18 no longer have a bright-line rule. An unpredictable, factdriven standard would encourage litigation, and the prospect of such ruinous litigation would inevitably inhibit investment and innovation. We would all be the losers thereby. That is most clearly seen by examining the alternative tests for secondary liability proposed by petitioners and the United States to which we now turn. II. REPLACING THE SONY RULE WITH ANY OF THE PROPOSED STANDARDS WOULD DETER INVESTMENT AND INNOVATION Both petitioners and the United States ask the Court to replace Sony’s clear rule of law with malleable legal standards that would trade certainty for legal risk. Moving from the bright-line Sony rule to any sort of malleable standard — with its attendant loss of certainty — would undermine investment in innovative technology. But the particular standards proposed by petitioners and by the United States would have especially disastrous consequences for the companies funded by venture firms and innovation more generally. A. The “Predominance” Standard Articulated by the United States Is Impracticable Selectively quoting from the Sony decision, the United States attempts to rewrite the standard for contributory liability in a manner that threatens to sap investment in technology-driven industries. According to the United States, Sony’s “commercial significance” test requires a company-specific analysis of the qualitative balance between a product’s legitimate and infringing uses. “[T]he primary metric for measuring whether the seller’s product has commercially significant noninfringing uses,” the United States contends, consists of “the relative significance to the defendant’s business of a product’s infringing versus noninfringing uses.” U.S. Br. 17. Where “the viability of the defendant’s business is dependent on the revenue and consumer interest generated by such infringement,” the United States would have a court find

19 contributory infringement. By contrast, when “noninfringing uses predominate,” the court could not find a copyright violation. Id. (emphasis added).16 Separate and apart from the absence of any requirement in Sony that non-infringing uses “predominate,”17 the legal test proffered by the United States is impracticable and counterproductive. First, a “predominance” analysis would necessarily require a fact-intensive, quantitative inquiry into the proportional amount of infringing and non-infringing uses at a particular point in time. But this type of numerical calculus — which was rejected by the majority in Sony — simply invites lengthy and costly litigation. By creating “questions of fact” that will require extensive discovery, it encourages entrenched businesses to file suit against prospective competitors and any other nascent business whose product threatens their monopoly interests. See Matthew Bender & Co. v. West Publ’g Co., 158 F.3d 693, 707 (2d Cir. 1998) (“The Supreme Court applied [its substantial non-infringing use] test to prevent copyright holders from leveraging the copyrights in their original work to control distribution of (and obtain royalties from) products that might be used incidentally for infringement, but that had substantial noninfringing uses.”); 2 Paul Goldstein, Copyright § 6.1.2, at 6:11 (2d ed. 1996) (Sony test prevents copyright owners from “influenc[ing] the price and availability of goods that are not directly connected to its copyrighted work”). Because the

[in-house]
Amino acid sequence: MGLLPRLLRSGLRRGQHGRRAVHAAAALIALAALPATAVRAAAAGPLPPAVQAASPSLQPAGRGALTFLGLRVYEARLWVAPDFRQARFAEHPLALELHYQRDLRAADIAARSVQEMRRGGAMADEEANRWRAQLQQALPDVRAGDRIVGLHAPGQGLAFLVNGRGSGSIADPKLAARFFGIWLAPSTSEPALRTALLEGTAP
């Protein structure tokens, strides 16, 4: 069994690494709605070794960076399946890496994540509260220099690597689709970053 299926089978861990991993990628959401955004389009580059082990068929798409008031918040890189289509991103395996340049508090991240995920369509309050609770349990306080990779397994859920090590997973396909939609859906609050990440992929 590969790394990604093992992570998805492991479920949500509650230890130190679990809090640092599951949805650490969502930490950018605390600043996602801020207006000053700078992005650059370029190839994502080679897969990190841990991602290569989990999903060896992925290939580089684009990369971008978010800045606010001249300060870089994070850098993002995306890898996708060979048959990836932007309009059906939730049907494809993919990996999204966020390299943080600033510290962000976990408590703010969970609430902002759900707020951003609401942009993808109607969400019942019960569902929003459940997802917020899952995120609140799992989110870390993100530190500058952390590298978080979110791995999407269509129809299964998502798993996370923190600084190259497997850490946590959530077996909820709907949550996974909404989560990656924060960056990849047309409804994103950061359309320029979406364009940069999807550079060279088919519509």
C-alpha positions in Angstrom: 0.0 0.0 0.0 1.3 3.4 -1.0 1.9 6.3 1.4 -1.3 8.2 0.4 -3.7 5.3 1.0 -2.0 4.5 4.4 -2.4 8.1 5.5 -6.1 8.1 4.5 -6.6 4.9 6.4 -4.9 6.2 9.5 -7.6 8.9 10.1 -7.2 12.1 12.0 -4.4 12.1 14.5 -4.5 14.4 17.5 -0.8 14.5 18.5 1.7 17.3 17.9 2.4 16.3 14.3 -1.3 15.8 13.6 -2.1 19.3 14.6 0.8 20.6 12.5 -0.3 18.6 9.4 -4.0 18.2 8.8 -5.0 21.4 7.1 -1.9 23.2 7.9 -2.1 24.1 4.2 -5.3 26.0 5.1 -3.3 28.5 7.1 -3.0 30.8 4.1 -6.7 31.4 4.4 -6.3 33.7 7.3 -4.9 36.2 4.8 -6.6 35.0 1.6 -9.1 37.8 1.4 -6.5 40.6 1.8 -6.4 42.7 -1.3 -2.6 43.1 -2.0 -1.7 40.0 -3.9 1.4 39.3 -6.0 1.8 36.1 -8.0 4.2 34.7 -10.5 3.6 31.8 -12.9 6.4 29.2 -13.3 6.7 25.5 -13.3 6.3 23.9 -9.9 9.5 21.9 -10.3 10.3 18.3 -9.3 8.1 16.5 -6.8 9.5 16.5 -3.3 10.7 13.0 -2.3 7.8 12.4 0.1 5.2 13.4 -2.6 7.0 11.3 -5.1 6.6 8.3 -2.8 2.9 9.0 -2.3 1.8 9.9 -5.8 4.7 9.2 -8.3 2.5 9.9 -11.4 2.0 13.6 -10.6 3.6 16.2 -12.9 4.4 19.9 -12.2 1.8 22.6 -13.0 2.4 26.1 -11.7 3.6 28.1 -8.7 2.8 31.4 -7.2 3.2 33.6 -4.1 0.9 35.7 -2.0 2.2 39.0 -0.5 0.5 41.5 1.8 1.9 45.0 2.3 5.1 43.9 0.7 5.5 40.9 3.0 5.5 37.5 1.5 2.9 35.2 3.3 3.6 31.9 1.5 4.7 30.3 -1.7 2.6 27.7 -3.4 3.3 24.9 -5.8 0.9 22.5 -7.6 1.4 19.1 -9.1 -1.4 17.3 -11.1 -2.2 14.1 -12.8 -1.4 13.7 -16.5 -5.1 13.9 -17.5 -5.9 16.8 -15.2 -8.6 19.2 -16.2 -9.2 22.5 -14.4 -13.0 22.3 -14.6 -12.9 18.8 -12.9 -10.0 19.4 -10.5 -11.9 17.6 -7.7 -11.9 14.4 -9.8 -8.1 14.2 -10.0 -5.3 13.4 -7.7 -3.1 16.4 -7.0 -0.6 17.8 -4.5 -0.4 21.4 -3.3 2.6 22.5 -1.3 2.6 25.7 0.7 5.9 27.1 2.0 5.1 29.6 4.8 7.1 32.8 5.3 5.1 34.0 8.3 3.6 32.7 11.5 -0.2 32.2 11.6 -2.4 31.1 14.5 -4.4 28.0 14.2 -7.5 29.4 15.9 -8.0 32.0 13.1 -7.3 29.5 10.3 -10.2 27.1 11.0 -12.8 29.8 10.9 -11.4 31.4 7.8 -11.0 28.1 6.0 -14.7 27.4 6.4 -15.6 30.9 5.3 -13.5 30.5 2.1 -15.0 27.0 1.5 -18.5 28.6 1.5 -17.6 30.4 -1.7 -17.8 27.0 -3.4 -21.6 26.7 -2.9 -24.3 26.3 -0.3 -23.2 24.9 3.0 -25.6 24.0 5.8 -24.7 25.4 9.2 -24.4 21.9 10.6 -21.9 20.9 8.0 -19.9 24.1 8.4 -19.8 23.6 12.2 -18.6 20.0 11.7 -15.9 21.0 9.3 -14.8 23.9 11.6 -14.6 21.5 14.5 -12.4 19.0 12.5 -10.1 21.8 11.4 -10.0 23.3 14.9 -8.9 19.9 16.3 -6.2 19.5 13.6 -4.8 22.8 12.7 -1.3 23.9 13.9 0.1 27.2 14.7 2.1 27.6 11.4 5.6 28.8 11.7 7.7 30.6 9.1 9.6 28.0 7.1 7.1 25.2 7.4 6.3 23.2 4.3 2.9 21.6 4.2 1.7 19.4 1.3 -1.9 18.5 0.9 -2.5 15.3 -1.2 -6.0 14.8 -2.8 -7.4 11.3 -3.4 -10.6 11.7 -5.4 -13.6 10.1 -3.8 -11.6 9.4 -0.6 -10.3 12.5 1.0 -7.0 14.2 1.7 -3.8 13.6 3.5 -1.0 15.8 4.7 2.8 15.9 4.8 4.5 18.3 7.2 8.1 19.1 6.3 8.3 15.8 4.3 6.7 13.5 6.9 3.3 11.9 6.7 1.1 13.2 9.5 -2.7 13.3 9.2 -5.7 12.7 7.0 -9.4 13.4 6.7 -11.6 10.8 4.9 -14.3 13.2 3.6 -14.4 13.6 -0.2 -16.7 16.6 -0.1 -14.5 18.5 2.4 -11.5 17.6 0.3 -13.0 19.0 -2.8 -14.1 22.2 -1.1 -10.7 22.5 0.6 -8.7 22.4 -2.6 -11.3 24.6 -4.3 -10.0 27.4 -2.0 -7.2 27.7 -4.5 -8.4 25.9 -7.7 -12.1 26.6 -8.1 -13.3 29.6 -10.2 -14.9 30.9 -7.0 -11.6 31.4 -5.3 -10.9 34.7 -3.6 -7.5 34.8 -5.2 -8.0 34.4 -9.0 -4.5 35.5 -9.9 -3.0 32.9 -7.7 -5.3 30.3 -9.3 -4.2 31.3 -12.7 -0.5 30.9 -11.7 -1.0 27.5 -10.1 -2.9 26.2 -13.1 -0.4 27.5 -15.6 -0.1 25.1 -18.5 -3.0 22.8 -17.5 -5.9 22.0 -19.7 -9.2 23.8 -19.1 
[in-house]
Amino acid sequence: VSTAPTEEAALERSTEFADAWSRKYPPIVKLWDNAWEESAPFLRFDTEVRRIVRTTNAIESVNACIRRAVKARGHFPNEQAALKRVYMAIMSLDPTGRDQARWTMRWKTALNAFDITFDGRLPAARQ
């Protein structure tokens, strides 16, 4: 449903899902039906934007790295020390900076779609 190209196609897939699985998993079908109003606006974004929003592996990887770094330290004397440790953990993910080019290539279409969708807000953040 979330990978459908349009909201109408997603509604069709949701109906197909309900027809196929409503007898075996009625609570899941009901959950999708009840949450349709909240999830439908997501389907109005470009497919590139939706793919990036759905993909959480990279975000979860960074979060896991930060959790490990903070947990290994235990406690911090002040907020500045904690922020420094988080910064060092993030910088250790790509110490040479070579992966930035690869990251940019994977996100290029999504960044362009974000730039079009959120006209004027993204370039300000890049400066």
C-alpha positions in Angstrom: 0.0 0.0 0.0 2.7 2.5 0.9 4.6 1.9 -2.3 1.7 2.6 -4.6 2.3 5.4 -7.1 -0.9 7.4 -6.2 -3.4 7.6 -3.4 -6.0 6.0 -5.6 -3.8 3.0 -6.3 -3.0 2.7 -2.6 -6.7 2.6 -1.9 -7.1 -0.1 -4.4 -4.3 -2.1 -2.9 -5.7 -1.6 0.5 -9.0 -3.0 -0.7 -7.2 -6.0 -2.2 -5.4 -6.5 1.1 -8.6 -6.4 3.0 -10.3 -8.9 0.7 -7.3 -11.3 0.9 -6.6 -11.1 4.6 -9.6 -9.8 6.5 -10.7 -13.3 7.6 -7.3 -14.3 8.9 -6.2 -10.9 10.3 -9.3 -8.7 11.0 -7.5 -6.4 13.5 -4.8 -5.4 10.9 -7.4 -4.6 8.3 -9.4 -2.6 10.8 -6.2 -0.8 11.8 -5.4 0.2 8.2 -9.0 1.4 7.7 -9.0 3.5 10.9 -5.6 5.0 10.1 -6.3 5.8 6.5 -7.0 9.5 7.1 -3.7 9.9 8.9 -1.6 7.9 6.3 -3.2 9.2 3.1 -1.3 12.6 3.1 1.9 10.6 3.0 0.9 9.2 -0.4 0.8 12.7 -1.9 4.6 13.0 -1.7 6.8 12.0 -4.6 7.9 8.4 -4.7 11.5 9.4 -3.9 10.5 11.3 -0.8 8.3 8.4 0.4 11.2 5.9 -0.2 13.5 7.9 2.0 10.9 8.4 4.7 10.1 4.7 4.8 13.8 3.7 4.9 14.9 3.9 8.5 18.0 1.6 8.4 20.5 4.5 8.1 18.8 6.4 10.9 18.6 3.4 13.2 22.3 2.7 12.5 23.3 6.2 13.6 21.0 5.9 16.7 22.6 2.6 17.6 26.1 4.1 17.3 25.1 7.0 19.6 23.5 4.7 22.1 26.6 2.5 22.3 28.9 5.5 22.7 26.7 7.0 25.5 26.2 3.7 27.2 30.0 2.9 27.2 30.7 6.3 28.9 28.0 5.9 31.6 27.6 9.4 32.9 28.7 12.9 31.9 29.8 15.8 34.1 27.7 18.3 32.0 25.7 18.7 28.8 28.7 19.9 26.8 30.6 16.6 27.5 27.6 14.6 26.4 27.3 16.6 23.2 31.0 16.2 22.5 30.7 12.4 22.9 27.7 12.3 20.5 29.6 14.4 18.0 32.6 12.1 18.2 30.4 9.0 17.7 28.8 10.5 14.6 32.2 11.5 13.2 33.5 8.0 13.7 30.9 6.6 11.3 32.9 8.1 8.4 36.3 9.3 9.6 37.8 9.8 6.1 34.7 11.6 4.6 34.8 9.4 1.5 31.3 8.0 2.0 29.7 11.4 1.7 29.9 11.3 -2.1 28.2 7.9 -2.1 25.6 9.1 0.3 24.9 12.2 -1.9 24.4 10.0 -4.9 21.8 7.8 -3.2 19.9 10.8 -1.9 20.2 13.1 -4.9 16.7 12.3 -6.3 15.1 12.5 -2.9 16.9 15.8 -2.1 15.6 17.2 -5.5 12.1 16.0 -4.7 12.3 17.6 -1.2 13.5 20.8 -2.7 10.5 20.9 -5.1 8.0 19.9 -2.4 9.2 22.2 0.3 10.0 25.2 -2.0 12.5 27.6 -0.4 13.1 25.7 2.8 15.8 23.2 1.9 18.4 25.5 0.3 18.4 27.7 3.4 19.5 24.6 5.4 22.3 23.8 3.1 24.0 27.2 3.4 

Petitioners invite the Court to apply an analogous standard, asking whether a product or service is “principally used” for infringing or non-infringing uses. See Motion Picture Studio Pet. Br. 31 (“the staple article of commerce defense should not apply when the primary or principal use of a product or service is infringing”).
16 17 Not even the Sony dissenters advocated such a test. Although the dissenters would have remanded to the district court “to make findings on the ‘percentage of legal versus illegal home-use recording,’ ” 464 U.S. at 492-93 (Blackmun, J., dissenting), they would have found liability only if “virtually all of the product’s use . . . is to infringe,” id. at 491.

20 particular application of any such legal standards would require a time-consuming and fact-intensive inquiry, it would necessarily be expensive to litigate and create the pervasive uncertainty that drives away investment. See Lemley & Reese, 56 Stan. L. Rev. at 1388 (“Over and above the direct restrictions on innovation, the threat of lawsuits or criminal prosecutions against innovators is likely to deter a significant amount of innovation, some of which would unquestionably have been legal.”). Precisely that result has been sought and obtained on several occasions by the entertainment industry. See notes 7, 14, supra; see also Brian Garrity, Victory Eludes Legal Fight Over File Swapping, Billboard, Apr. 13, 2002, at 86 (“Most investment in peer-to-peer technology has dried up during the past 18 months, partly as a result of the threat of litigation.”). Judge Posner’s articulation of a related standard in his Aimster decision suffers from the same defect. While Aimster could have turned on the fact that “Aimster has failed to produce any evidence that its service has ever been used for a noninfringing use,” the appellate court repeatedly emphasized the need to examine the probability or “frequency of such uses.” 334 F.3d at 653. But see William M. Landes & Richard A. Posner, The Economic Structure of Intellectual Property Law 119 (2003) (“while many of Sony’s customers, perhaps most, were infringers, others were not”). But any such quantitative inquiry enables copyright-holding businesses to tie up their prospective competitors in court, forcing these entities to spend scarce resources on litigation instead of experimentation. It institutionalizes legal uncertainty and grants entrenched interests the ability to block or delay innovation. The only certainty that such a standard establishes — the certainty of litigation — represents the antithesis of the Sony regime. Second, the gloss placed by the United States on its proposed “predominance” test is even more problematic. According to the United States, the Court must determine